Spanish is indeed very easy to learn because it is much more transparent than English and this is – you’re quite right! – why the Spanish are relatively relaxed about when reading is taught. I put my youngest daughter into a Spanish school for her Reception year and they weren’t in the slightest bit worried about starting the class reading. With around twenty-two to twenty-four sounds and only just a few over thirty ways of spelling them, Spanish is a doddle to teach. That doesn’t mean you can’t teach English through phonics. You can if you you teach children how the alphabet code works (i.e. how the writing system relates to the sounds of the language) and the three skills needed to access it, and you teach it from simple (‘cat’) to complex (‘catastrophic’).
It is easy to parody early decodable readers which children are expected to ‘cut their teeth’ on, but these books are designed, in the early stages, to give children practice in what they have just been taught formally. Neither is their use meant to exclude rich, literary texts being read to children at home and at school. So, reading very simple sentences in the beginning is merely a step on the way to reading Scientific American and George Eliot.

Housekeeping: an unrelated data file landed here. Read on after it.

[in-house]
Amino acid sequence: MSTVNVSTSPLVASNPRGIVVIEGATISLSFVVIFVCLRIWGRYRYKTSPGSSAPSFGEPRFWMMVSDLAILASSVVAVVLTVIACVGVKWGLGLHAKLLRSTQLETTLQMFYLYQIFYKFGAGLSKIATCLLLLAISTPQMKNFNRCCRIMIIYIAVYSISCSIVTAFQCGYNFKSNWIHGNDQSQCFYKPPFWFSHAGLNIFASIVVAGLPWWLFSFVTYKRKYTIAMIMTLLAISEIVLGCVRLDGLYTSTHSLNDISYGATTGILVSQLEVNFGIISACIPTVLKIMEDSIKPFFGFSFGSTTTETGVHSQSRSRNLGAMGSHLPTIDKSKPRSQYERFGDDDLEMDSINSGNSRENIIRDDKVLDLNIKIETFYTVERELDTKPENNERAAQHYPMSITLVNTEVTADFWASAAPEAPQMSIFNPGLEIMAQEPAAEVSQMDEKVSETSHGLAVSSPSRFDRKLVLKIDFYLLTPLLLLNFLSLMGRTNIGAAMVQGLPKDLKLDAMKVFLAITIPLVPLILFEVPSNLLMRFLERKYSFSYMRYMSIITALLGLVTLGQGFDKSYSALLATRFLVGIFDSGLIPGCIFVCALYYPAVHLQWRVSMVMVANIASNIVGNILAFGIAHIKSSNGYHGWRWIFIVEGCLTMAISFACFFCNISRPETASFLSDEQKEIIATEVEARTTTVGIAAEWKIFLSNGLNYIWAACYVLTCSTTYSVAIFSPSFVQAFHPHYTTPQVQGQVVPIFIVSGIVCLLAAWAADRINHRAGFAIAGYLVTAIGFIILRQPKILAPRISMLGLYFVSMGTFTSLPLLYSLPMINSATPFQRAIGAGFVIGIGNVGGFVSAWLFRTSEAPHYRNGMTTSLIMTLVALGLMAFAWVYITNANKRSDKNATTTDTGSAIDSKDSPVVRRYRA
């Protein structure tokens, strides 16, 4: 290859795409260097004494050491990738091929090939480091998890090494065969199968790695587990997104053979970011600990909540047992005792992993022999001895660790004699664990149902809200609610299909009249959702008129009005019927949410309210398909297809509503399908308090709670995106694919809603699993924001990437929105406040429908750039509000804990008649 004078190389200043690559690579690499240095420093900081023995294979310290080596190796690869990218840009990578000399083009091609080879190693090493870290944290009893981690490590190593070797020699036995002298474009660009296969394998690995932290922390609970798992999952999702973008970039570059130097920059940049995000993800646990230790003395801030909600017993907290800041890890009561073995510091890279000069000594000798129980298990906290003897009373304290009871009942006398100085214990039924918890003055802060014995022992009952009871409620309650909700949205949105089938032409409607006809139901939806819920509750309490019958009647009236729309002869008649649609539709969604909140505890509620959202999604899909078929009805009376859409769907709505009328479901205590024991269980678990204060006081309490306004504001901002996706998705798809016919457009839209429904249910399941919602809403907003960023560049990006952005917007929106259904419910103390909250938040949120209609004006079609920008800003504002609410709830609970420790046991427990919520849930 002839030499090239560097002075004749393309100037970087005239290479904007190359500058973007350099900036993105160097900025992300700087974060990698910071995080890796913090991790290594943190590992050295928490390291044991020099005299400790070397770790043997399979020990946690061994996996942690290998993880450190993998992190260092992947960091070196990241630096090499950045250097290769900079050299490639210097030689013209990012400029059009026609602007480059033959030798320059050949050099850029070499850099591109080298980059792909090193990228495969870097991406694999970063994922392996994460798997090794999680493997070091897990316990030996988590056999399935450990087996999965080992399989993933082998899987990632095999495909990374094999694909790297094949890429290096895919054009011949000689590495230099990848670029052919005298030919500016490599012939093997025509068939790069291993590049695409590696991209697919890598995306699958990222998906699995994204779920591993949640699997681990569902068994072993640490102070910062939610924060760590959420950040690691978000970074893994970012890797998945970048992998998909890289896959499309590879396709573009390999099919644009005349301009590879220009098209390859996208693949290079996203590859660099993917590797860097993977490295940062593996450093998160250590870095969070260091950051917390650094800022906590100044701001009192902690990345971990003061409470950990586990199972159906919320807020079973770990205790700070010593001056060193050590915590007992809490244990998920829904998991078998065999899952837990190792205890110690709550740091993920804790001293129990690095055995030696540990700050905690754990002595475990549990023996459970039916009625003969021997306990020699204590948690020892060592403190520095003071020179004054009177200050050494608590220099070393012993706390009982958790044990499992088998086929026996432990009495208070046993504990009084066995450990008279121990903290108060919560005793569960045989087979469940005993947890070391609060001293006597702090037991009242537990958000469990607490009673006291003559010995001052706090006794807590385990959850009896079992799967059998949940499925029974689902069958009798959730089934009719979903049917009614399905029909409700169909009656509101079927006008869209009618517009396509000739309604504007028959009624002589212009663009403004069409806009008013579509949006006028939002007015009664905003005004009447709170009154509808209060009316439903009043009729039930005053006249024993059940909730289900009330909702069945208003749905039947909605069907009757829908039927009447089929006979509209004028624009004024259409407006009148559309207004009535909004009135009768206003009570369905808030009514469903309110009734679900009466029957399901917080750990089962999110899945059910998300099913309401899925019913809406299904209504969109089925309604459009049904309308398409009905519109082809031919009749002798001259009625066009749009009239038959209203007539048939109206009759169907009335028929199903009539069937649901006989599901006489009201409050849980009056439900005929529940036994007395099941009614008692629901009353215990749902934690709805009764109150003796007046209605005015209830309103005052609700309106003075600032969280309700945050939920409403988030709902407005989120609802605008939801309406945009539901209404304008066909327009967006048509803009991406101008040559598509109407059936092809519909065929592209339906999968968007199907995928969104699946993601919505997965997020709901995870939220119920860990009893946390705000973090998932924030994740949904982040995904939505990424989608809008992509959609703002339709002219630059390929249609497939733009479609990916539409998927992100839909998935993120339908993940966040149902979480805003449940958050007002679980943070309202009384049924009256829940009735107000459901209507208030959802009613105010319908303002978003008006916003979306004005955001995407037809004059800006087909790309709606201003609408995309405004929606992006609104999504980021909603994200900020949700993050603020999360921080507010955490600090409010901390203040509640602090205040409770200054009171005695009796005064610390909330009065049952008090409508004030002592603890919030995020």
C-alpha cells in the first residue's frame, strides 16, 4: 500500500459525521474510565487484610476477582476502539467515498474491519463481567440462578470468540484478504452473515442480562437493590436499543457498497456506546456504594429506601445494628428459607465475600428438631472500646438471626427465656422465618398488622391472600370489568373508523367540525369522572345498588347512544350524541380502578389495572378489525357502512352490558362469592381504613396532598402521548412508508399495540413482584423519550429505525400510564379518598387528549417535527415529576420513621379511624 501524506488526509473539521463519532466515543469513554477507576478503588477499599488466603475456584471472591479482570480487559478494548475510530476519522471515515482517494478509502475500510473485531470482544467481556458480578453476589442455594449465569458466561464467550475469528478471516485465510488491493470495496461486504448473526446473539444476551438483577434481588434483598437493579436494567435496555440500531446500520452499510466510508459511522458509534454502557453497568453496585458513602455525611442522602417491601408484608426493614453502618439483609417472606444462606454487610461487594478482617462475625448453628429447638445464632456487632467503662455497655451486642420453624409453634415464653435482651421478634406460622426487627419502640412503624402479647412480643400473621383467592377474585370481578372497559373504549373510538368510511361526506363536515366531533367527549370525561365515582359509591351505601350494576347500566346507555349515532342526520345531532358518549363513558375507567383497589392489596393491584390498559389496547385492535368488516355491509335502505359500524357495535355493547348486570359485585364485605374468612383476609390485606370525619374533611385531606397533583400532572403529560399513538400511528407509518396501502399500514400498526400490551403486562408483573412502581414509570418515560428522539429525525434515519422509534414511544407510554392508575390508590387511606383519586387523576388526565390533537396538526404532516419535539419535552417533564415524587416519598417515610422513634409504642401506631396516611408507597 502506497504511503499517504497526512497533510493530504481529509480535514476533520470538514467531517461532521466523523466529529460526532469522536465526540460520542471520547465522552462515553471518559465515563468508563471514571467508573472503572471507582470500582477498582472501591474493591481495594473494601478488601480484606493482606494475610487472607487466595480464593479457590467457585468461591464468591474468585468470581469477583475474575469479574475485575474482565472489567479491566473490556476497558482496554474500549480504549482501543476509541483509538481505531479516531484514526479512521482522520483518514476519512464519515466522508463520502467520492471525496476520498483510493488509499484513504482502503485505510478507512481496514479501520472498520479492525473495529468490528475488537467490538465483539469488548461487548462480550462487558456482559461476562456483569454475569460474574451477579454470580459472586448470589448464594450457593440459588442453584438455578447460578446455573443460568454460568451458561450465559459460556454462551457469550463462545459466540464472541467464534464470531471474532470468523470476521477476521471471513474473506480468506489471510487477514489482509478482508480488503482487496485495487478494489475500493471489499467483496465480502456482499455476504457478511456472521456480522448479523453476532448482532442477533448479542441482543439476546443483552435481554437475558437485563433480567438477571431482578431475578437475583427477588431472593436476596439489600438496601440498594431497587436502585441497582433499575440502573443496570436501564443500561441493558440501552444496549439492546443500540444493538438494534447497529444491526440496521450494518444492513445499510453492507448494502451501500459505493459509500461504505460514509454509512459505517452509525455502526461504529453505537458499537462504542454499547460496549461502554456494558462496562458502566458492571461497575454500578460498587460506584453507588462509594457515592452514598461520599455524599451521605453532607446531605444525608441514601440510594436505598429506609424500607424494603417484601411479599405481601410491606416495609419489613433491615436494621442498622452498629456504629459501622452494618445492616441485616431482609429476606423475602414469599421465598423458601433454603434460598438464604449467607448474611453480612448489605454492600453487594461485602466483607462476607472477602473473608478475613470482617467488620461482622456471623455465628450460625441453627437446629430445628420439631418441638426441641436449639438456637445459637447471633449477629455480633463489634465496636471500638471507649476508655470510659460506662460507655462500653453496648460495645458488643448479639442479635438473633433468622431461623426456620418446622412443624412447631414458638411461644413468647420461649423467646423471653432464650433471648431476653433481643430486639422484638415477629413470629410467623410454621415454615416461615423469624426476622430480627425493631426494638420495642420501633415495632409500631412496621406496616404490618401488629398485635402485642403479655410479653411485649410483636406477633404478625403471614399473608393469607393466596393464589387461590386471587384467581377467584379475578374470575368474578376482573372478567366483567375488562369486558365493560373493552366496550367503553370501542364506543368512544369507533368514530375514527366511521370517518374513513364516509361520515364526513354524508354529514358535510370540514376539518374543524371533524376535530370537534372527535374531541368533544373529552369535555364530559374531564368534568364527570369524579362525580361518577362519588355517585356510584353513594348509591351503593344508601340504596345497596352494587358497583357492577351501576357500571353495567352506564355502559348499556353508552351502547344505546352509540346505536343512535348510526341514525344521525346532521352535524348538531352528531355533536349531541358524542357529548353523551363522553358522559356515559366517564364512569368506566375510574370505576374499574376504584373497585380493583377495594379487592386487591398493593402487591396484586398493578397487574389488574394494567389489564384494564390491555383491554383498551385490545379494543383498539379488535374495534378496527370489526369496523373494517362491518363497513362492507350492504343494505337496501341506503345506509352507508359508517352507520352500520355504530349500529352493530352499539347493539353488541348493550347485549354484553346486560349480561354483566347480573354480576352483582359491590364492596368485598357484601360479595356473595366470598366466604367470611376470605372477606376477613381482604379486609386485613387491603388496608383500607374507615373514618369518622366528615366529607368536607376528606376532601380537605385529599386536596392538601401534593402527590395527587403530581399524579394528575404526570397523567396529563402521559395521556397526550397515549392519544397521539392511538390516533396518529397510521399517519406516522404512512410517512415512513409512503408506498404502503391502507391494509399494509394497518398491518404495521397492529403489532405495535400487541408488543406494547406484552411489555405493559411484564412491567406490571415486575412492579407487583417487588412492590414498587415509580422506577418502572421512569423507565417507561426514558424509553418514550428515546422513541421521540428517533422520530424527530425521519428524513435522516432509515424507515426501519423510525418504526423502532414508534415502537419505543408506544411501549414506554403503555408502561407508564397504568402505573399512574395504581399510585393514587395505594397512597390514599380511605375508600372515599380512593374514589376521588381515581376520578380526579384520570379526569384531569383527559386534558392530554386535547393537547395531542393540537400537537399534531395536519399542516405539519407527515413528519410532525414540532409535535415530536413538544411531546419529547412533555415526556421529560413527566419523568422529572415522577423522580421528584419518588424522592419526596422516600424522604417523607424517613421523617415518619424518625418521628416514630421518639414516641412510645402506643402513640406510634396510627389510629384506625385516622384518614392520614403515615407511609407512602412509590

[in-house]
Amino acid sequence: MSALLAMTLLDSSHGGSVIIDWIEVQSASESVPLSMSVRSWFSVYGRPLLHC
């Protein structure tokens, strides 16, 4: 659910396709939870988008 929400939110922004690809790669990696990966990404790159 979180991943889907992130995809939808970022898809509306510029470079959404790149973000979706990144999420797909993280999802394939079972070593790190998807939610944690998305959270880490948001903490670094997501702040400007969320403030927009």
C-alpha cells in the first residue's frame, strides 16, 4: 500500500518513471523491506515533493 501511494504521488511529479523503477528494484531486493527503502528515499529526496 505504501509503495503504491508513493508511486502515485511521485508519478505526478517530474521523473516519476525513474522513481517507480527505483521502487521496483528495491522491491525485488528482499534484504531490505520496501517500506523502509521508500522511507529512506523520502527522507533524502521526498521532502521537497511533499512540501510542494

Like you, I too think that spelling is important. Teaching reading and spelling are two sides of the same coin. The principal difficulty lies in the fact that, unlike Spanish, Italian, German, Turkish, etc, in English there are many ways to spell most sounds, and many spellings represent more than one sound. But, good spelling doesn’t come from voracious reading alone. You need to be taught to notice that we spell the sound in a certain way and not in another way. The way you learn this is through good quality synthetic phonics.
I didn’t at any point claim that you were anti-phonics, though your caricature of learning to read through the means of selecting very simple example sentences is likely to have the effect of making people who know nothing of teaching reading to sneer.